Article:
Mohana Priya

Human being is born greedy.It is this which drives knowledgeable men to think,design and develop some useful thing for the society without giving thought to its harmful effects. The item invented after sometimes becomes known to be harmful for the society thatis , it is no more green for the environment for example the so called all types of plastic cards in use in the world.
The author in this article has provoked the reader to think carefully for the R&D work.But the thinking is always shadowed / eclipsed by
the political greed.
At the end I very boldly appreciate the article and wish that the author keeps on writing such types of stimulating articles in future also.It will be a pleasure for me to read such articles.
I wish him best of luck for future articles.

On a lighter note, I am grad that I use only one credit card, otherwise people like me can double the carbon emission in the world.

On the serious note, I think a credit card is replacing thousands of currency notes and bill receipts which in turn need hundreds of cut trees to be wasted.

Excellent article Jagmeet. An explicit example of a thought provoking and eye opener article. I think people have already given thought to it which lead to development of electronic wallet. I congratulate Jagmeet to have written such an article. Hope to read many more from you...

Thanks for your comments on the blog.
It might surprise you that the paper found in dollar bills isn't like the paper in your printer. In one sense, it may not be paper at all. Where most paper is made with wood pulp, the paper found in printed money uses none. Instead, currency paper is mostly made up of cotton and linen, materials more commonly used for making cloth.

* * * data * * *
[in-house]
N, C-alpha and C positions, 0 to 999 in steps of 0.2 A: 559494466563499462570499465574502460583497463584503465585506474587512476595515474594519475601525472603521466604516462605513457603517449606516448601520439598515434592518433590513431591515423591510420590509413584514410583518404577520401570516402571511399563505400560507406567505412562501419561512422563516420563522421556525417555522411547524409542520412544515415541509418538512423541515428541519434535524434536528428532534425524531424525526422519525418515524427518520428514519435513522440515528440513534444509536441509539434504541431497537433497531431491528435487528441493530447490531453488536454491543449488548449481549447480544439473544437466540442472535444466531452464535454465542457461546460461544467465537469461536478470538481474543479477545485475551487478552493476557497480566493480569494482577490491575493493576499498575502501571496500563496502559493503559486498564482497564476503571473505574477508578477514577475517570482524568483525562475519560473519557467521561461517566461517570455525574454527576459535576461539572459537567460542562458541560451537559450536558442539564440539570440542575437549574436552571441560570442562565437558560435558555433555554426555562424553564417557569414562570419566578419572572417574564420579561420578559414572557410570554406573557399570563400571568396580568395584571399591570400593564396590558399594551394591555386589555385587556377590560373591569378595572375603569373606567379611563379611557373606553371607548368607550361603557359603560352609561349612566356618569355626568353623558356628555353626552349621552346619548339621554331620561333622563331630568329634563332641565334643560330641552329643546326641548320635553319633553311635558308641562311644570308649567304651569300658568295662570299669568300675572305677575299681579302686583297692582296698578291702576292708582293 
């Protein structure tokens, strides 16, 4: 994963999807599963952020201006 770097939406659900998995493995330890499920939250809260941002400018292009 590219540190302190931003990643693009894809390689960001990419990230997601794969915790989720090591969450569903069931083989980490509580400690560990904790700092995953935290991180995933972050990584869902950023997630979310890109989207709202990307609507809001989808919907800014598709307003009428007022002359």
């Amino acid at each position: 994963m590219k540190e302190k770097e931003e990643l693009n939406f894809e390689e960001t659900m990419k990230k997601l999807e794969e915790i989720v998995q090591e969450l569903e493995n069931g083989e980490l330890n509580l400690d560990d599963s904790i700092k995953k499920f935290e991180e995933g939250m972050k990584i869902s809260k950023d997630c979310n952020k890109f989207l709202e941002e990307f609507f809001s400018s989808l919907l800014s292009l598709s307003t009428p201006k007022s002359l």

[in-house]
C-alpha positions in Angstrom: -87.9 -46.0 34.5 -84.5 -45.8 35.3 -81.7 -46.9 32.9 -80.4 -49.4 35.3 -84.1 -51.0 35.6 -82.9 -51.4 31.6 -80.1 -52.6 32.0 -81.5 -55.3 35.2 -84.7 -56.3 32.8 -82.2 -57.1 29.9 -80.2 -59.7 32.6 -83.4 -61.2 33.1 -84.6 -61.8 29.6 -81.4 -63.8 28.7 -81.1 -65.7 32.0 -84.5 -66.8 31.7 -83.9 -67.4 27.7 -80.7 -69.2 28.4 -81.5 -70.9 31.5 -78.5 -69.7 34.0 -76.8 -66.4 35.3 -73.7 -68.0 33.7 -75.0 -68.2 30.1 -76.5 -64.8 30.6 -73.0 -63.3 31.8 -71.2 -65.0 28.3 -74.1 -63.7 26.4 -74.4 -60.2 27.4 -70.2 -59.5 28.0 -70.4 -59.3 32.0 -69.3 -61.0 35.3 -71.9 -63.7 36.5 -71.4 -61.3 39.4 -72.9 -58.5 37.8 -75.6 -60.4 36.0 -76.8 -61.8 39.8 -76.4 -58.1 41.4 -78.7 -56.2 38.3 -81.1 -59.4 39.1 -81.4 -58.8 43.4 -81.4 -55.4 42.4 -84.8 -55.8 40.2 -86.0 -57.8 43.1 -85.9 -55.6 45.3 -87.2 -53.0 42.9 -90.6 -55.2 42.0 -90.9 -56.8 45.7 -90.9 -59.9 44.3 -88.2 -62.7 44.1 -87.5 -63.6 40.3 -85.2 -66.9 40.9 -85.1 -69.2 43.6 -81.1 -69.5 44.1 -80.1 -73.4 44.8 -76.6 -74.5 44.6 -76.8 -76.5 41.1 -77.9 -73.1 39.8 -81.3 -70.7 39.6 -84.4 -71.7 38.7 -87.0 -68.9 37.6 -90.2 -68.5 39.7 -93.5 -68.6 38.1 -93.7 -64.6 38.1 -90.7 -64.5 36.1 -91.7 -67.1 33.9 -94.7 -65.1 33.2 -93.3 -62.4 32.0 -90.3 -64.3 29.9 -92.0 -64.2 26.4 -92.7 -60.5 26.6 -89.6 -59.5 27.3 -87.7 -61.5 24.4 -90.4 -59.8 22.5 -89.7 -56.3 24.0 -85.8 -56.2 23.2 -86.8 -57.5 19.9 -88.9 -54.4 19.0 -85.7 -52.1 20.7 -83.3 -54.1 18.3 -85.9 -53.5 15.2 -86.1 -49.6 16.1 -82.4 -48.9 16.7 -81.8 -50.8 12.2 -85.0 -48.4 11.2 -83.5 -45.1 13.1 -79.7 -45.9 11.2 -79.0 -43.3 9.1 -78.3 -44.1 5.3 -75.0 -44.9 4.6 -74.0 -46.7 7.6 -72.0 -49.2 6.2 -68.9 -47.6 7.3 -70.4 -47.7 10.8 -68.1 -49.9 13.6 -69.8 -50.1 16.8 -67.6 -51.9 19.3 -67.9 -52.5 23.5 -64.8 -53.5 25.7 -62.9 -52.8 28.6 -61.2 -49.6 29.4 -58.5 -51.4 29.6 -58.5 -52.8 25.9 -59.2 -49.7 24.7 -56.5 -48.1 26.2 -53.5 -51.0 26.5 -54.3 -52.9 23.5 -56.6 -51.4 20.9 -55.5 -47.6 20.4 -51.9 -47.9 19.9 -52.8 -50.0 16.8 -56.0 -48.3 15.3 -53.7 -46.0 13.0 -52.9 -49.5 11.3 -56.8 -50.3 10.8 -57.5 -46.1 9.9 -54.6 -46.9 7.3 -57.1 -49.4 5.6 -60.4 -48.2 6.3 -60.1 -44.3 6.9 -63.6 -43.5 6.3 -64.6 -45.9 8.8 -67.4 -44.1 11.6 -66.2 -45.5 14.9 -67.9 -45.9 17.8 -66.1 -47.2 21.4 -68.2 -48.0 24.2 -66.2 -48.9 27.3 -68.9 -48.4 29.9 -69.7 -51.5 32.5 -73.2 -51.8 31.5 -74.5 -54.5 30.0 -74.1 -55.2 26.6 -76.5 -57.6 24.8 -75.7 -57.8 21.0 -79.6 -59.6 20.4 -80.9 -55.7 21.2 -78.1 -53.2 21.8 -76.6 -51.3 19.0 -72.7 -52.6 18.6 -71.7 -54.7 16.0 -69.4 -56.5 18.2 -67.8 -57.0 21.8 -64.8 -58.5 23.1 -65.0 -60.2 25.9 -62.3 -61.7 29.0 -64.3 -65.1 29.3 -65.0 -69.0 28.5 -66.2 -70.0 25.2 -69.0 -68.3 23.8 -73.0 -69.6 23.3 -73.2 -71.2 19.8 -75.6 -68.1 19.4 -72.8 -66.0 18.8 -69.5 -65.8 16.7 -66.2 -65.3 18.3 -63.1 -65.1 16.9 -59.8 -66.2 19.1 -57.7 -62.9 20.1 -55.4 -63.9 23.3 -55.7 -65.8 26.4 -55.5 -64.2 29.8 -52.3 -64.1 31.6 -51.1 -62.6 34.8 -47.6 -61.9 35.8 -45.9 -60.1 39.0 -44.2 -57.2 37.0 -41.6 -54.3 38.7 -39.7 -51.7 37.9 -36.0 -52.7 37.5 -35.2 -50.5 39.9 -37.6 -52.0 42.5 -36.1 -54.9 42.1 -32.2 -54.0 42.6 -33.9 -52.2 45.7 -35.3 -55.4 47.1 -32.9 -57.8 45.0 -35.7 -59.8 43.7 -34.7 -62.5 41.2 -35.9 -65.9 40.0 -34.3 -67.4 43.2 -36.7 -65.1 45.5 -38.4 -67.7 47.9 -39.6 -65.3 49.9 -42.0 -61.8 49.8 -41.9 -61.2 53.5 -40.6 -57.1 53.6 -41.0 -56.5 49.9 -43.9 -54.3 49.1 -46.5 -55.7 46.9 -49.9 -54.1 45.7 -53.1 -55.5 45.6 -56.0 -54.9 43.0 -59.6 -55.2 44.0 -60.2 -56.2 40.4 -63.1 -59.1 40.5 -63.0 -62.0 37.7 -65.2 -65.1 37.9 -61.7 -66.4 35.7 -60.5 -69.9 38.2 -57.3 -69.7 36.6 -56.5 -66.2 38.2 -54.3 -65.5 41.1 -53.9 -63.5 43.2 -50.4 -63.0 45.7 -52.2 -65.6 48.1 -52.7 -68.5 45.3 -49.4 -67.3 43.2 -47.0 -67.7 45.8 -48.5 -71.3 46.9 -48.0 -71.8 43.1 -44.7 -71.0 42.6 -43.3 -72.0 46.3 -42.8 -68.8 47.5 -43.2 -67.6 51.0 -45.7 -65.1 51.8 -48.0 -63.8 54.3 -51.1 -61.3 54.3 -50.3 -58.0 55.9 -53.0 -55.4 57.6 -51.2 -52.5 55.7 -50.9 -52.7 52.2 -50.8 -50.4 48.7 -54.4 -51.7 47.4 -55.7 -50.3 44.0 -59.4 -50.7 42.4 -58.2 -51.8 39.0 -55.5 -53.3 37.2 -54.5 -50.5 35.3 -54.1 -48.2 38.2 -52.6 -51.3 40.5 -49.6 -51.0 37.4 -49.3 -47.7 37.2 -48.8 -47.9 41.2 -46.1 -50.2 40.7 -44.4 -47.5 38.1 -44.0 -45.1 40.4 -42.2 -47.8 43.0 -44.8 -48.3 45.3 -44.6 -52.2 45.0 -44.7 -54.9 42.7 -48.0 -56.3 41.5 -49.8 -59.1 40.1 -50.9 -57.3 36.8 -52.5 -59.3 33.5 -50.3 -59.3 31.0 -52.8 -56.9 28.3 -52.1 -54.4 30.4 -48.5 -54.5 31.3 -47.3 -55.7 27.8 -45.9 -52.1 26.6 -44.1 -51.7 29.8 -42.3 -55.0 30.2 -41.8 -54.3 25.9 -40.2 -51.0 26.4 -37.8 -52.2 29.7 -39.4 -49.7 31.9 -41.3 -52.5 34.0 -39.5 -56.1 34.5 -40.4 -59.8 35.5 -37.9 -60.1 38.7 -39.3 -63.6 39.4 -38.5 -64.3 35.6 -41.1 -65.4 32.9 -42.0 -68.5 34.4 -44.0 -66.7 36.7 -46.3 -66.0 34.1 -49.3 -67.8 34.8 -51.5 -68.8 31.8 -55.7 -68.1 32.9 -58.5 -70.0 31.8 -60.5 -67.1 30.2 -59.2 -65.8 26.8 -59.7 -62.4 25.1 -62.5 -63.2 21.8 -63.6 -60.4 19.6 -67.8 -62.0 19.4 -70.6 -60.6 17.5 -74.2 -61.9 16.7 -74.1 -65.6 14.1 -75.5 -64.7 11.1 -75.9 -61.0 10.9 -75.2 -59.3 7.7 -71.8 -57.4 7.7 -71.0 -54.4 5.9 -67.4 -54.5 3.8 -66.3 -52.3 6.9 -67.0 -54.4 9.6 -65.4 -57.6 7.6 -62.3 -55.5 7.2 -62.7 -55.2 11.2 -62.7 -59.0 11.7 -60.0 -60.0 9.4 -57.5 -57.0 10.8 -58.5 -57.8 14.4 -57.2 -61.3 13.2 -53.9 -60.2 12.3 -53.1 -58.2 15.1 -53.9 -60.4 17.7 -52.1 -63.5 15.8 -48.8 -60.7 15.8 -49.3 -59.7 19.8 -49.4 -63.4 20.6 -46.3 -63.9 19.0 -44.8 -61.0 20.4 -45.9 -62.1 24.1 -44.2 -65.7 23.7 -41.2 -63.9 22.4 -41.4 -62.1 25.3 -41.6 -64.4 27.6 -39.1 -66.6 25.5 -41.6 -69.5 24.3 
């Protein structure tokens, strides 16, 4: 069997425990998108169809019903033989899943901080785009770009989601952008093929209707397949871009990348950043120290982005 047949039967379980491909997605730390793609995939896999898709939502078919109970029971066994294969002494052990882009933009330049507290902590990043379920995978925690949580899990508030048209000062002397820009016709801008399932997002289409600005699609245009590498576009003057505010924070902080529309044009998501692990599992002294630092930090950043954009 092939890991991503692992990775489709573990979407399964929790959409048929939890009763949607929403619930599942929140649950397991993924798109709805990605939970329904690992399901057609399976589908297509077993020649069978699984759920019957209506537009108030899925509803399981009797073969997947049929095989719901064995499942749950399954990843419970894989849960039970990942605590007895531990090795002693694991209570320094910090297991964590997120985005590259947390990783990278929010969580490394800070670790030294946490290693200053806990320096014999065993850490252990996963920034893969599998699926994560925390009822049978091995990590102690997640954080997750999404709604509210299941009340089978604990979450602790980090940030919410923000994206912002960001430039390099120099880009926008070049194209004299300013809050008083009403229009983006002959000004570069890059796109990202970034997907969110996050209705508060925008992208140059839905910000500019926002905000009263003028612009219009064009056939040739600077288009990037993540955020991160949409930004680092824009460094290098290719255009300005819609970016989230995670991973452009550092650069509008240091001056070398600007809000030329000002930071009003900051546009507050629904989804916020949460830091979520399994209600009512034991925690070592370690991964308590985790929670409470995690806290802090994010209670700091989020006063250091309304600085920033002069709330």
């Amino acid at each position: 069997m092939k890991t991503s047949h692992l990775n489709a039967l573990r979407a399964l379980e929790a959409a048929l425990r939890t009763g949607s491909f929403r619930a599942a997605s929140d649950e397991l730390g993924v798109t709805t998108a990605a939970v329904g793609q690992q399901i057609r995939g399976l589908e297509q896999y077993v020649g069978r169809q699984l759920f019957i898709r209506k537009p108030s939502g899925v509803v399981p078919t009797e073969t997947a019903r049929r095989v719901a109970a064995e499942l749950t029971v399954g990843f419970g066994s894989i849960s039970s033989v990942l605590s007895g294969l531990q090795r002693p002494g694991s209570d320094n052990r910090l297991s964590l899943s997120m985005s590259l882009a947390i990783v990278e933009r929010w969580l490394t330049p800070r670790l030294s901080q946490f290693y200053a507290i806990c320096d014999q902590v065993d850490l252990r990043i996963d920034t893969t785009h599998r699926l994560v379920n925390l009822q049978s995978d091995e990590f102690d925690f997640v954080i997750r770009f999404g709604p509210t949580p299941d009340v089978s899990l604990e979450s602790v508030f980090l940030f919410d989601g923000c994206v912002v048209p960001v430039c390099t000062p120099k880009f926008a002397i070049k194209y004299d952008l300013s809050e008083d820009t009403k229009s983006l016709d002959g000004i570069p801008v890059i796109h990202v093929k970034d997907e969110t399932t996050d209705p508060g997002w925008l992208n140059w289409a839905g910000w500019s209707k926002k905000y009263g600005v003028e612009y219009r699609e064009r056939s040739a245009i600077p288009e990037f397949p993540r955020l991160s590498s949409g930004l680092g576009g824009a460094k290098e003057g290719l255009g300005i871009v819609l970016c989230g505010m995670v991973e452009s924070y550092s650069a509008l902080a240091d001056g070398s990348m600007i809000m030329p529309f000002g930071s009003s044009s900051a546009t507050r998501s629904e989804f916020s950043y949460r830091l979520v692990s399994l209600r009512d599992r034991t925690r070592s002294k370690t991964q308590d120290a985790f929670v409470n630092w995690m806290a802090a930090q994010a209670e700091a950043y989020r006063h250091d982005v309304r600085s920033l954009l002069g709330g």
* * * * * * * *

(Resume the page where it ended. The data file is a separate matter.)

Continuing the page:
Thanks for your comments on the blog.
It might surprise you that the paper found in dollar bills isn't like the paper in your printer. In one sense, it may not be paper at all. Where most paper is made with wood pulp, the paper found in printed money uses none. Instead, currency paper is mostly made up of cotton and linen, materials more commonly used for making cloth.

Jagmeet,

Very nice article and very informative..Hope to see more such article from you :)

A good insight to the plastic that runs most the western countries and now catching -up in Asia.

However, credit card industry does understand the impact and hence are investing in new technolgies to make payments Examples: Mobile web payments (WAP) and
Contactless NFC (Near Field Communication)

Really nice and thought provoking article. In our day to day transactions we care more about our comfort and less for environment and GREEN.
Recently came to USA and found that plastic usage here in much in abandance. Every weekend I go to Walmart and they will pack my grocerries in at least 10 plastic bags. All free..
Seems like much more awareness is required in world and currently people have. Please keep it up writing thought proviking article for safer and sustaininable planet in future...

Good one Jagmeet.

Why don't you complete the loop by talking about green PLM?

amazing and it must be taken into account.....